New year, new you. Right? So many of us consider the new year to be a time of reinvention. But I’d like to propose something completely different. Rather than using the new year as an opportunity to re-create yourself, what if you made a resolution to find yourself in 2018?
For me, it’s the best thing I’ve ever done for my health, happiness and career.
When I graduated from law school, I had it all figured out. I would “save the world.” I would put on my white hat and take care of everyone’s legal problems. So naturally, when I was offered my first position in a law firm that practiced trial work, I jumped at the opportunity.
These were going to be the best years of my life because, for the first time, I believed that my sole role as a lawyer was going to change lives and impact the world through the practice of law.
But they weren’t the best. My first couple years as a lawyer involved primarily conducting research, a lot of writing and working on cases that would eventually pigeonhole me in lemon law defense work. While I admit that researching and writing continue to be the basis of a lawyer’s training when they graduate from law school, working on lemon law defense work was not allowing me to reach and connect with the community I had envisioned helping with my legal degree.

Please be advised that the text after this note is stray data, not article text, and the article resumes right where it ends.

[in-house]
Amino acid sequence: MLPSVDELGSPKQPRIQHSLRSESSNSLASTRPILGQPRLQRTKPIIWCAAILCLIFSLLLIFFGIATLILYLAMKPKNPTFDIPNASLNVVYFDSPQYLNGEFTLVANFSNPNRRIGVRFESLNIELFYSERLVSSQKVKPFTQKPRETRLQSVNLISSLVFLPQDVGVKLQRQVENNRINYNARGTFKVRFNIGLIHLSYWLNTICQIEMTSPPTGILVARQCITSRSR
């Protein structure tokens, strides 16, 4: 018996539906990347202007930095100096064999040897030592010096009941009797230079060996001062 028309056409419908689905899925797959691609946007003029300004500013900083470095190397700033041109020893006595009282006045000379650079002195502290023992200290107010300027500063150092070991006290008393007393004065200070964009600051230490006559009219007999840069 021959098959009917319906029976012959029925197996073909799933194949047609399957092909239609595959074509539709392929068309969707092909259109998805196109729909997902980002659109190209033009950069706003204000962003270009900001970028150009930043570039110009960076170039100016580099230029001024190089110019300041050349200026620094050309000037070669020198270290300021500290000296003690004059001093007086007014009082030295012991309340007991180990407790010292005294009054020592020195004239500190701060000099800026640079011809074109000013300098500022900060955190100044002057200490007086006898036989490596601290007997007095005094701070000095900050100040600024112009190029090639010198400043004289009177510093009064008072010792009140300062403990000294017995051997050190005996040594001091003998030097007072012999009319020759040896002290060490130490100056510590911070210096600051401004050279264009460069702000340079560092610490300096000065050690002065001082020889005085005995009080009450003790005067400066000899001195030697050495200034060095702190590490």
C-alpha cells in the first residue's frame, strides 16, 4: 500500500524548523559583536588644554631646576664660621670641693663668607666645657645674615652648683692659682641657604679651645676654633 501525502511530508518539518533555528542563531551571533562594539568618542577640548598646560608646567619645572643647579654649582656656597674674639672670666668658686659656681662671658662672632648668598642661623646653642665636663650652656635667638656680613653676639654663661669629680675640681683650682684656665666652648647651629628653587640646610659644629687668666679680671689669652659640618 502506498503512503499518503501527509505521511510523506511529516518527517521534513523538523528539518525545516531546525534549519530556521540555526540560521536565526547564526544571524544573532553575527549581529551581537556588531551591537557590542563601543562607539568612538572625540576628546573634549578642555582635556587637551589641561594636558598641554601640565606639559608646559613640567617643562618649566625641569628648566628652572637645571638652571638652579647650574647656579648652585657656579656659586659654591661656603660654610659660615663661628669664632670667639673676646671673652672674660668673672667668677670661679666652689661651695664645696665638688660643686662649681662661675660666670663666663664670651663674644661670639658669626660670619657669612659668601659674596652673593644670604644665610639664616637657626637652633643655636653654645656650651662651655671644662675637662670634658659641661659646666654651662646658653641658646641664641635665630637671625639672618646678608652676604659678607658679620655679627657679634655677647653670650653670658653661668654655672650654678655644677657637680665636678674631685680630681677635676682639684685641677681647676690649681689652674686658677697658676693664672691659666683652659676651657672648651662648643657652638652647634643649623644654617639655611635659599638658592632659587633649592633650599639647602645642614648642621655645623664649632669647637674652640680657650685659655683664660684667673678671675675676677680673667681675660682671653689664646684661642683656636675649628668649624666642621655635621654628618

While I was in this role, the decision to change directions was not an easy one. After all, I was making a good salary, had settled into my new life as a lawyer and was comfortable. But I was drifting farther and farther away from the real me. My health declined. I was unhappy. My desire to be a lawyer suffered.
It became painfully clear that I needed to see my situation for what it really was — I was getting paid well to do something that did not align with who I was as a person. So instead of being complacent with my big salary, fancy car and nice house, I needed to ask myself these questions — Who am I? What do I want? How can I serve?
It took a lot of soul-searching to find the answer. It also took a lot of letting go. And I must confess, it was hard to open myself up and feel so vulnerable in the process.
But eventually I found my path. Three years after essentially starting over, I was running my own business. I had found my purpose and a career that helped me share my gifts and skills, while being true to all aspects of my personality.
If you want to be truly happy in 2018, you have to be truly you. Here are three techniques I’ve used (and still use!) to get in touch with the real me.
1. Listen to Your Body
Your body talks to you. It tells you precisely what it needs and wants. A simple example: A week or so before I start my cycle, my body craves chocolate — which I give it because I know that my magnesium levels have dropped.
A more extreme example: When I was in the role that I didn’t feel helped me serve my purpose, my body was not just talking to me, it was screaming! I was overweight, depressed, and suffering from acid reflux and severe anxiety and panic attacks. Then there was the kicker: I was diagnosed with Barrett’s esophagus, a potential precursor to throat cancer.
I had obviously not been listening to my body for a long time. It was going to extremes to get my attention.
What is your body telling you about your current situation?